Resources:

Understanding the Diagnostic Challenges of Schizophrenia Versus Schizoaffective Disorder (Slides With Transcript)

Dr. Fabulous

Grace and I finally met with our third neurologist.  Her psychiatrist insisted that we get a second, or really third, opinion.  We have waited for this appointment for months! We went to one of the premier specialty centers in our region.  One can’t just make an appointment.  I had to speak to a gatekeeper.  The gatekeeper sent me to a nurse.  The nurse questioned me.  The nurse then sent me to the neurologist’s nurse who questioned me who then spoke to the neurologist.  The neurologist then agreed to see Grace.  I was so relieved.  This is a facility that is known to treat “zebras”.  It’s a funny term, but it means that if all people are horses there are bound to be a few zebras in the mix.  Grace is a zebra at this point.

Dr. Fabulous spent two hours with us.  I have never seen such a thorough neurological examination.  She did not act like a neurologist either.  She was, well, normal and kind! Not at all clinical.  She seemed to like humans! Such a refreshing experience.  I will spare you all the details, but there is a plan and an idea percolating in the good doctor’s head.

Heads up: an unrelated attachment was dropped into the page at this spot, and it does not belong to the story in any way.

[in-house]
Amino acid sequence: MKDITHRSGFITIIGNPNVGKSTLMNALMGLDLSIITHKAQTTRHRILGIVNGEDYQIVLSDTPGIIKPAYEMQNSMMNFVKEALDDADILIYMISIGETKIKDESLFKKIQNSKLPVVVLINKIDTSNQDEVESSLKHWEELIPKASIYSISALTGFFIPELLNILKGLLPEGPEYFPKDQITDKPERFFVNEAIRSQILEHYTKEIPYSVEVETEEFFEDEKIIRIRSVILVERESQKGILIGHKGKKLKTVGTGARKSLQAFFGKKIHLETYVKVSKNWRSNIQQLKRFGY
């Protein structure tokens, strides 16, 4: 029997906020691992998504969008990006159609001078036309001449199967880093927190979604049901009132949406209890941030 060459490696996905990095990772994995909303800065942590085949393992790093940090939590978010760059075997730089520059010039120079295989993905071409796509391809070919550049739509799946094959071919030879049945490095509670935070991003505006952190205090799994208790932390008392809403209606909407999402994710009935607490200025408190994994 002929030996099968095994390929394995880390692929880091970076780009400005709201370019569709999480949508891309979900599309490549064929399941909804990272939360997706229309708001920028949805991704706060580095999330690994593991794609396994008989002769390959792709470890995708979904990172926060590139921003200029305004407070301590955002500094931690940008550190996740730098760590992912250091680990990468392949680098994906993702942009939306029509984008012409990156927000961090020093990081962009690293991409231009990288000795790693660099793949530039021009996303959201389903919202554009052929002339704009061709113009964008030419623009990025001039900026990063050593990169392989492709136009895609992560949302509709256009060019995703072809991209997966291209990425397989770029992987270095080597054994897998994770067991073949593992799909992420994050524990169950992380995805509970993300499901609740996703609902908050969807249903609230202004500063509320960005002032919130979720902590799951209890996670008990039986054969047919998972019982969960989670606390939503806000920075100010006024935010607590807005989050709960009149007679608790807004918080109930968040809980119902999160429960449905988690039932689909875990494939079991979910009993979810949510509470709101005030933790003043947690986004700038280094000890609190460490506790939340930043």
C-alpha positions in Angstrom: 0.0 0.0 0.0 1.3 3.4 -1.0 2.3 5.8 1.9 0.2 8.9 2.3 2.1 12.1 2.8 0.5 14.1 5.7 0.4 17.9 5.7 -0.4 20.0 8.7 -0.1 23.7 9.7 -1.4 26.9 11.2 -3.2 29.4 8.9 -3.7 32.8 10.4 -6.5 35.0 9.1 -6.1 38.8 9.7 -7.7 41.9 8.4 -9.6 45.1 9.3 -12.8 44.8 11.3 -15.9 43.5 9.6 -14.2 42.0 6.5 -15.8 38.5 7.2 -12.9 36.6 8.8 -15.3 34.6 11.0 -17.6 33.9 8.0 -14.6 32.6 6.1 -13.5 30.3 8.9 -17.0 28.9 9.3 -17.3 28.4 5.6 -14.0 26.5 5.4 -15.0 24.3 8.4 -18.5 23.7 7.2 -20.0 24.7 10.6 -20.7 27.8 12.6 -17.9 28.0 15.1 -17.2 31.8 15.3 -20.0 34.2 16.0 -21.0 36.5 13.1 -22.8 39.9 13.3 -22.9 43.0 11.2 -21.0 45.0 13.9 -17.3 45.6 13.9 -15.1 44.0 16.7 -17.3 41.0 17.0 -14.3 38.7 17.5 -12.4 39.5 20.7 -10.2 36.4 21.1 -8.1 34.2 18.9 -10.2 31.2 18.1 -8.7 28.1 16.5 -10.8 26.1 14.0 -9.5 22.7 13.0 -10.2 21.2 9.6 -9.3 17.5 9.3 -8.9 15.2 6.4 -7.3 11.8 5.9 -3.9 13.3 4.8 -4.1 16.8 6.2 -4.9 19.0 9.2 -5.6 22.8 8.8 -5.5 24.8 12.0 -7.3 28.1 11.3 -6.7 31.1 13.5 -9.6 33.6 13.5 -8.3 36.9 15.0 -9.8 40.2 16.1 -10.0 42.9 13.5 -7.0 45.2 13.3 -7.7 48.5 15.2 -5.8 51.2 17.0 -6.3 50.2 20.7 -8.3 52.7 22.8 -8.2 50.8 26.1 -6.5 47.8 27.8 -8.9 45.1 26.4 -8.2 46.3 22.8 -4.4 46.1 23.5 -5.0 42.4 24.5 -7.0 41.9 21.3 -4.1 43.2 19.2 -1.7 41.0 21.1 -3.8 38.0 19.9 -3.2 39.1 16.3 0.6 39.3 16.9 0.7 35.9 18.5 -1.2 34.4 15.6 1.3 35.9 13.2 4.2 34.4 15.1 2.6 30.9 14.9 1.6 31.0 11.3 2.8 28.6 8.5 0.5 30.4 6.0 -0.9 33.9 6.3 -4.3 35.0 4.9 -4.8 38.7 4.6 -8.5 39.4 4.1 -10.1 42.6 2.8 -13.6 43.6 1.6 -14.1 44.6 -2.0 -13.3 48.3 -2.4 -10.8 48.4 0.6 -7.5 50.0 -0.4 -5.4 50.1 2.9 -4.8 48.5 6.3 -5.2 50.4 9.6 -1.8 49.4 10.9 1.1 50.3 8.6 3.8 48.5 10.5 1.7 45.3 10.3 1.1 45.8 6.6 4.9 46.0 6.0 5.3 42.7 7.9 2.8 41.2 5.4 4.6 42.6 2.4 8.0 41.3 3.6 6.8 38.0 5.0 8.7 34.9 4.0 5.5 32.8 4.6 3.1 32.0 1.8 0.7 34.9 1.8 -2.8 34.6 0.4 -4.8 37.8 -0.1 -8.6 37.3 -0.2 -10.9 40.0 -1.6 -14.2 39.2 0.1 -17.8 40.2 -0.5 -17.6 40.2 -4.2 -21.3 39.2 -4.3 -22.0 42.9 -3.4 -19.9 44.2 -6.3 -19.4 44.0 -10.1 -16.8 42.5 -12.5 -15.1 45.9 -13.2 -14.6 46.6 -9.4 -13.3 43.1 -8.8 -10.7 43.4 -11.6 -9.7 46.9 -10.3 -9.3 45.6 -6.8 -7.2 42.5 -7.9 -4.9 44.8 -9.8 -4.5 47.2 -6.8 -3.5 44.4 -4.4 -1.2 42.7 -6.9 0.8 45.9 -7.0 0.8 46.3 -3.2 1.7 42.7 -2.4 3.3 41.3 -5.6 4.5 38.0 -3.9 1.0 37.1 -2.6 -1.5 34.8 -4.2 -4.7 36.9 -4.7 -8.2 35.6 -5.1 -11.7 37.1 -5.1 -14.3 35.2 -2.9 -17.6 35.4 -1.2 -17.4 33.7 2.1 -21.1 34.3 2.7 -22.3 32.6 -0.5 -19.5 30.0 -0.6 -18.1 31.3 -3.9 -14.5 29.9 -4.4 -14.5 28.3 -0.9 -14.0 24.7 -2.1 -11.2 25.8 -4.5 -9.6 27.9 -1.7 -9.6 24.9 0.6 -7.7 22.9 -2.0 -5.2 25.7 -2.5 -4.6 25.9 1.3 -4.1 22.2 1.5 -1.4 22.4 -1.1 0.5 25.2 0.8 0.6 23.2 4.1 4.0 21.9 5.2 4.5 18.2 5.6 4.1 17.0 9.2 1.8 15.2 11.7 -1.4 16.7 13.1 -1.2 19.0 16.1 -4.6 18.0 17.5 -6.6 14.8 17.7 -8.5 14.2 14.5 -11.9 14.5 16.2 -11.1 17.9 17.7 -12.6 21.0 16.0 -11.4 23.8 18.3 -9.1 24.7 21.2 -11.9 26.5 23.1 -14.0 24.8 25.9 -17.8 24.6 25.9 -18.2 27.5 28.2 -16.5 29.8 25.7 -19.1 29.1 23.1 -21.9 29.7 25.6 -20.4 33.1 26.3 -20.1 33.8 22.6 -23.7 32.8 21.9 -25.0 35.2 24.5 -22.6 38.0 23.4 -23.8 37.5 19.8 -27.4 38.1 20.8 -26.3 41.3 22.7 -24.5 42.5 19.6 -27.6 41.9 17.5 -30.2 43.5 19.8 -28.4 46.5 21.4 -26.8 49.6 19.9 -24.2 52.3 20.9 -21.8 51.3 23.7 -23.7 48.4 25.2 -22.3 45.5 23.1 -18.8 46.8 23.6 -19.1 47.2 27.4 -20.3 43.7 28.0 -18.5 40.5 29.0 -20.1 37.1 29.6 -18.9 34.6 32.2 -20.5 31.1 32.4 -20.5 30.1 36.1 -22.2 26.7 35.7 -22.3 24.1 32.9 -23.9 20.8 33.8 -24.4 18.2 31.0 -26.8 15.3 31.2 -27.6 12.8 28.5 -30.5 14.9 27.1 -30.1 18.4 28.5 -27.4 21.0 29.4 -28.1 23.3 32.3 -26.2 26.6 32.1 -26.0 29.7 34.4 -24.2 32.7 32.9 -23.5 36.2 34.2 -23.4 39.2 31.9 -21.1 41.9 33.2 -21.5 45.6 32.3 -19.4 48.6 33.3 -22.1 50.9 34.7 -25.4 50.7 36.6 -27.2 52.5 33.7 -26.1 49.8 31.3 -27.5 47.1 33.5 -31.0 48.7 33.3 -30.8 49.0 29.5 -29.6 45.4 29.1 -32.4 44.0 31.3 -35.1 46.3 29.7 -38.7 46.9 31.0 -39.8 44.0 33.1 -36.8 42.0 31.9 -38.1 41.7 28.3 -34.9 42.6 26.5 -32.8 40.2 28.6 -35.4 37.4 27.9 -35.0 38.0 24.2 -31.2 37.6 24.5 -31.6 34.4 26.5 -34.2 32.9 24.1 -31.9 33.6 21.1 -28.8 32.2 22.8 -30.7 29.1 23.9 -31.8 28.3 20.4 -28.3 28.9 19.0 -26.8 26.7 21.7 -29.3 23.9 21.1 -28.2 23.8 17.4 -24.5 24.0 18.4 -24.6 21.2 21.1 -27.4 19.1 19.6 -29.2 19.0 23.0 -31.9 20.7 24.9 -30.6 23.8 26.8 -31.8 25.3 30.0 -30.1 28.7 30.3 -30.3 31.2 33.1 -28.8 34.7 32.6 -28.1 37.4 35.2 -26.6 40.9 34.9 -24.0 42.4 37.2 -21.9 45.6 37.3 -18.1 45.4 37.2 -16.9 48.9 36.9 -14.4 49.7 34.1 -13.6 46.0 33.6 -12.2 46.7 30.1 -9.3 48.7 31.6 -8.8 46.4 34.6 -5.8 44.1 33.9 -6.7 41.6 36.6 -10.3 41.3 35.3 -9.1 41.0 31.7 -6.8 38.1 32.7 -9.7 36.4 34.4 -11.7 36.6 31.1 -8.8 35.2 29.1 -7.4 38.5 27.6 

Does Grace have a clear-cut case of childhood-onset schizophrenia aka schizoaffective disorder-bipolar type? Maybe not.  I know, I know.  I’m nervous.  Because Grace is having such debilitating migraines–oh yeah, we got a firm diagnosis on that, y’all–there might be more to her presentation than anyone has considered! Can someone please give me the Fist Bump of Victory on that? I have not been overmedicating my child.  Dr. Fabulous said that she is clearly having migraines–Transformed Migraines to be clear.  So, she’s increased her Neurontin to 900 mg as a preventative measure, and we need to bring in a pharmacologist to talk about abortives.  She wants to use a triptan, but triptans deal with serotonin.  Grace is already on so many drugs that deal with serotonin.  She doesn’t want her to get Serotonin Syndrome.  So, the jury is still out on how to abort these migraines, but, heck, we’ve got a diagnosis.  That’s something.